Senate Amendment 838 – Our lands for sale




For both our silly little podcast and for a magazine I contribute to, Senate Amendment 838 was mentioned.

In brief, this symbolic and non-binding resolution does not put up BLM and USFS lands for sale per se.  As Sen. Lisa Murkowski (R, AK),  the originator of the amendment,  stated this proposed bill will “support and fund state efforts to take possession of federal public lands.”

This amendment passed 51-49 in favor and was almost split down party lines.

The fig leaf for this amendment is that states will be able control their lands and determine the best use for it.

However, without the checks and balances found more often at the federal level, what this means in reality is that state-controlled land will more easily pass into private and corporate control. Probably for resource use.

Unlike the at least somewhat balanced use of the public lands currently seen,  with its give and take from various sides forced by political compromise, I can foresee state-controlled lands being put under lock and key and exploited.   Local governments tend to have more cronyism than the federal level (as bad as that can be ). Of course, we the taxpayers helped maintained and protected the lands potentially up for sale.  Private interests, and many public officials no doubt,  now will be able to access the land more easily for their own benefit.

That’s not free enterprise.

That’s enabling a plutocracy and one being subsidized by taxpayers at that.

When groups as politically diverse as the Backcountry Hunters and Anglers and the Wilderness Society oppose this amendment and what is potentially means,  it is time to act.

Don’t think this symbolic amendment will have any traction?

What is forgotten by many is that Utah’s governor Herbert signed the Transfer of Public Lands Act.   Another symbolic law with no supposed teeth.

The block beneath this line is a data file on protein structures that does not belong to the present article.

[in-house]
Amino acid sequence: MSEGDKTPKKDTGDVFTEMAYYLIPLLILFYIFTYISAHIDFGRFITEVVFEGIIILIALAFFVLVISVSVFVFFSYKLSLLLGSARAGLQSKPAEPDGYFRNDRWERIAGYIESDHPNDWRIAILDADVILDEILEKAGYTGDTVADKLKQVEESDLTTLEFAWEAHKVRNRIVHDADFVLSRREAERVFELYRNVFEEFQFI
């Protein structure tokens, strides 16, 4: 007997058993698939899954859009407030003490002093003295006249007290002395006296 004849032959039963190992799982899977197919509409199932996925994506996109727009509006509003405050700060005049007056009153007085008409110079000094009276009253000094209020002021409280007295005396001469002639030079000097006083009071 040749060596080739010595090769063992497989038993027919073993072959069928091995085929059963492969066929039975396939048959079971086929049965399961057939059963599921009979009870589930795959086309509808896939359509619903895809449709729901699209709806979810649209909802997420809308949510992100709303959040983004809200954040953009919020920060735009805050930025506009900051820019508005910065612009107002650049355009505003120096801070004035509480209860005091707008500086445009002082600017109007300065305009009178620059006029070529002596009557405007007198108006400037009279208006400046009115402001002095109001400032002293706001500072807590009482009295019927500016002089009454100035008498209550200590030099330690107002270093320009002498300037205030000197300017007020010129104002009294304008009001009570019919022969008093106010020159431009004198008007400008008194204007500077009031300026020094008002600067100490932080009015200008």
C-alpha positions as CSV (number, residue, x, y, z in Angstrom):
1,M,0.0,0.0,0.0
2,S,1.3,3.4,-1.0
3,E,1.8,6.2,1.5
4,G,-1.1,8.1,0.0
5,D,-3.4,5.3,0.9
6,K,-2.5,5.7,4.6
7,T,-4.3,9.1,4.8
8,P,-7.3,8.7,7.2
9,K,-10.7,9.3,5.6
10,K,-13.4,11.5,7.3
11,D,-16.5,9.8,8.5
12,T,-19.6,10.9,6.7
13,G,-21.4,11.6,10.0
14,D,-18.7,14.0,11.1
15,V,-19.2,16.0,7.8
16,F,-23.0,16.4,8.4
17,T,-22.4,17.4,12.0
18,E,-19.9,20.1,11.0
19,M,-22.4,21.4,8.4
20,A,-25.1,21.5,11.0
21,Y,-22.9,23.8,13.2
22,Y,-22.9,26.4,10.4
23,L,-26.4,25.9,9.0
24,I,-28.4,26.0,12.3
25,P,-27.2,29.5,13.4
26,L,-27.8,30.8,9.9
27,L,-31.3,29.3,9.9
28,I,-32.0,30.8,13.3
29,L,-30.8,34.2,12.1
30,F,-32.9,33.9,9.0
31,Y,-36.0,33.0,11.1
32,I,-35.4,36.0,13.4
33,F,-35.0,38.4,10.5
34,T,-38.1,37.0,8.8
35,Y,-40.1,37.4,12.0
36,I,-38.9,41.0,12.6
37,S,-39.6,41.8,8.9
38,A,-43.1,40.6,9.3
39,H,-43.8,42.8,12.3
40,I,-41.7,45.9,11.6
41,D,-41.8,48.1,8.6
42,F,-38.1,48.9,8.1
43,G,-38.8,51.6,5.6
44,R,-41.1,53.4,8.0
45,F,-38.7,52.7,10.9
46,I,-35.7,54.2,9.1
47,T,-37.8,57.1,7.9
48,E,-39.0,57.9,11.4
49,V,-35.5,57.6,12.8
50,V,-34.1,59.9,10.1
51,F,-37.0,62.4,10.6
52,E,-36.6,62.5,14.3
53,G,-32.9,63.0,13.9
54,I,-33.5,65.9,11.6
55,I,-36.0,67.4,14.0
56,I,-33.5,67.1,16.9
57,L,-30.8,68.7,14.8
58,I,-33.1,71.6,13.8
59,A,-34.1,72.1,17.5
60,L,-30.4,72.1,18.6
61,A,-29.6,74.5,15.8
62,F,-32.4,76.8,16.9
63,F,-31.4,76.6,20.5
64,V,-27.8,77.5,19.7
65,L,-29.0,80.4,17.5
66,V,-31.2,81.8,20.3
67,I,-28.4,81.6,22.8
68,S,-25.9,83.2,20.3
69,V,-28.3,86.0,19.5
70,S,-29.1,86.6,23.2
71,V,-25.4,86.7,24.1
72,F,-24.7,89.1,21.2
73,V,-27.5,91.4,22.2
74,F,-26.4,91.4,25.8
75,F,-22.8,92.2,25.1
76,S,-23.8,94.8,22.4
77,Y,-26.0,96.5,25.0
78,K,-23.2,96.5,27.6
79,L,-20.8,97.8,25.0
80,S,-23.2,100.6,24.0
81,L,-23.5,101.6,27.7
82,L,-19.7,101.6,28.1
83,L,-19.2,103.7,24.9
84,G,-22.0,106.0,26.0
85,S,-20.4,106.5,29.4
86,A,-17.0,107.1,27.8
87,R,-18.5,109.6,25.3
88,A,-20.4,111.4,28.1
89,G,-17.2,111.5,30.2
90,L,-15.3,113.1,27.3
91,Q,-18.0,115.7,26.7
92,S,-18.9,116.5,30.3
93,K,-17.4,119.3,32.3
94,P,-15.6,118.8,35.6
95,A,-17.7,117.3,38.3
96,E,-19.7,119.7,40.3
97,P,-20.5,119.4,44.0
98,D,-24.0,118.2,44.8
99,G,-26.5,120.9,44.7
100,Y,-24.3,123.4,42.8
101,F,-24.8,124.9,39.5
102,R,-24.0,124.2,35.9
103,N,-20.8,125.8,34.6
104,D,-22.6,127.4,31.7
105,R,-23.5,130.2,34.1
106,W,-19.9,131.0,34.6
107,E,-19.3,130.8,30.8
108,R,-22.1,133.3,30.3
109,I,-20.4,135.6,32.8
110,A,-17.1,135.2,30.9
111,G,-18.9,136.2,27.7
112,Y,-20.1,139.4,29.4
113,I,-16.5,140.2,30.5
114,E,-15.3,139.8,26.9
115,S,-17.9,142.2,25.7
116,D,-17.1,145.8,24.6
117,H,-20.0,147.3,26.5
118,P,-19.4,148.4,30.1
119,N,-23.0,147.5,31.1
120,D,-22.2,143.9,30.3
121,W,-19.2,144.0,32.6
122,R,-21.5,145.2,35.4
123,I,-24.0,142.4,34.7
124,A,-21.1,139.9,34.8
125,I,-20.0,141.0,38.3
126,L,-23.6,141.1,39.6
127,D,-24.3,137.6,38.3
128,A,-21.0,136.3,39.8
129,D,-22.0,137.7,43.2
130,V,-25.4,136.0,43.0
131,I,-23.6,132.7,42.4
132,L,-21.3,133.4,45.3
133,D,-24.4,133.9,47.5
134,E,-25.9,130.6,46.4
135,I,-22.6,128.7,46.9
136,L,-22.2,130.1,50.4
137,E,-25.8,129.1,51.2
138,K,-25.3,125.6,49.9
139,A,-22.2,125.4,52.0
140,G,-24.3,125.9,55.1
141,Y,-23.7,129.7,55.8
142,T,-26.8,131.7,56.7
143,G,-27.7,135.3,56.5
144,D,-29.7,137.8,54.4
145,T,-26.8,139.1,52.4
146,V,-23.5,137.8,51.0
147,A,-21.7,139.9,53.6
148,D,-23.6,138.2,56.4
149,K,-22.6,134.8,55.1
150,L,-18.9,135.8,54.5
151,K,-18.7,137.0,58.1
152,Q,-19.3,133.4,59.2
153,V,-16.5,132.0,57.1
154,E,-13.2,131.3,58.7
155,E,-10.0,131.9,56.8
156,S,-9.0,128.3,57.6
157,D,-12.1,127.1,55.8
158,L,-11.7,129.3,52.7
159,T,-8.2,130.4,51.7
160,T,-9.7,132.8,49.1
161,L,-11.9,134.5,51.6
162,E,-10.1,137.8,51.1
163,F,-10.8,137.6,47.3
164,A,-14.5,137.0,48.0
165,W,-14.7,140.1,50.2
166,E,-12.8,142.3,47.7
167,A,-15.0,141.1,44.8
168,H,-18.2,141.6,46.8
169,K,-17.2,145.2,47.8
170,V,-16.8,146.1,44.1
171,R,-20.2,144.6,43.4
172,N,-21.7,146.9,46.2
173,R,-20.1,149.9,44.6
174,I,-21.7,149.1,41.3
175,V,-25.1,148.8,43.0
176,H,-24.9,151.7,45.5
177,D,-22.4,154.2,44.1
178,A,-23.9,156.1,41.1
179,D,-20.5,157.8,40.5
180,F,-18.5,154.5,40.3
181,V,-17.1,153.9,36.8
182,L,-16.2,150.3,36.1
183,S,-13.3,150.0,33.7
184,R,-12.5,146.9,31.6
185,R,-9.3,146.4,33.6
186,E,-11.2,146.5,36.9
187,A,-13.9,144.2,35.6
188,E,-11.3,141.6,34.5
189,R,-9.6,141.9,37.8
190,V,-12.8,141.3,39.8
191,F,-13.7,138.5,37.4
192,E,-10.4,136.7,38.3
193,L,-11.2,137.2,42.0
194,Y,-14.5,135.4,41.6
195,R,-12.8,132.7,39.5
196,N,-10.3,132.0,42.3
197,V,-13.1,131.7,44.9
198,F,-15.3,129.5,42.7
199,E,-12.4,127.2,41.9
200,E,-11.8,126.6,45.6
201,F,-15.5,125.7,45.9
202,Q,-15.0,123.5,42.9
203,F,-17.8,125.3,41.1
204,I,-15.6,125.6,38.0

But here it is a year or so later and there is traction, on the Federal level, to transfer public lands to state control.

Going to hiker gatherings and enjoying a community can be fun. Discussing the latest Gortex wunder-coat can be interesting for some.

But if we want our public lands for hiking, hunting, fishing, skiing, rafting, climbing, camping and more we need to act.

There may be a lock and key at your favorite spot. Or you may have to pay more money to access yet more formerly public accessible lands and subsidizing another business getting rich at our tax-payer funded expense.

Woody Guthrie’s “This Land is Your Land” is a song of hope. But , lesser known, is the question towards the end of the song: Is this land made for you and me?

Let’s make sure this land stays for you and me.

Write your elected officials. Sign petitions. Keep the wild lands wild. Volunteer.


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9 years ago

The no. This is bad. As an outdoor enthusiast with close ranching/farming roots I appreciate the fine line between preserving our wilderness and still leaving enough agricultural area for our hard working, underappreciated agrarians… But I don’t trust Herbert, this news fills my head with nightmarish visions of wilderness destroyed by The corporate mining and logging industry… Thanks for bringing this to our attention (especially for people like me that kind of live under a rock) it is definitely time to start bombarding our representatives and politely but firmly letting then know how we feel. Thanks PMags!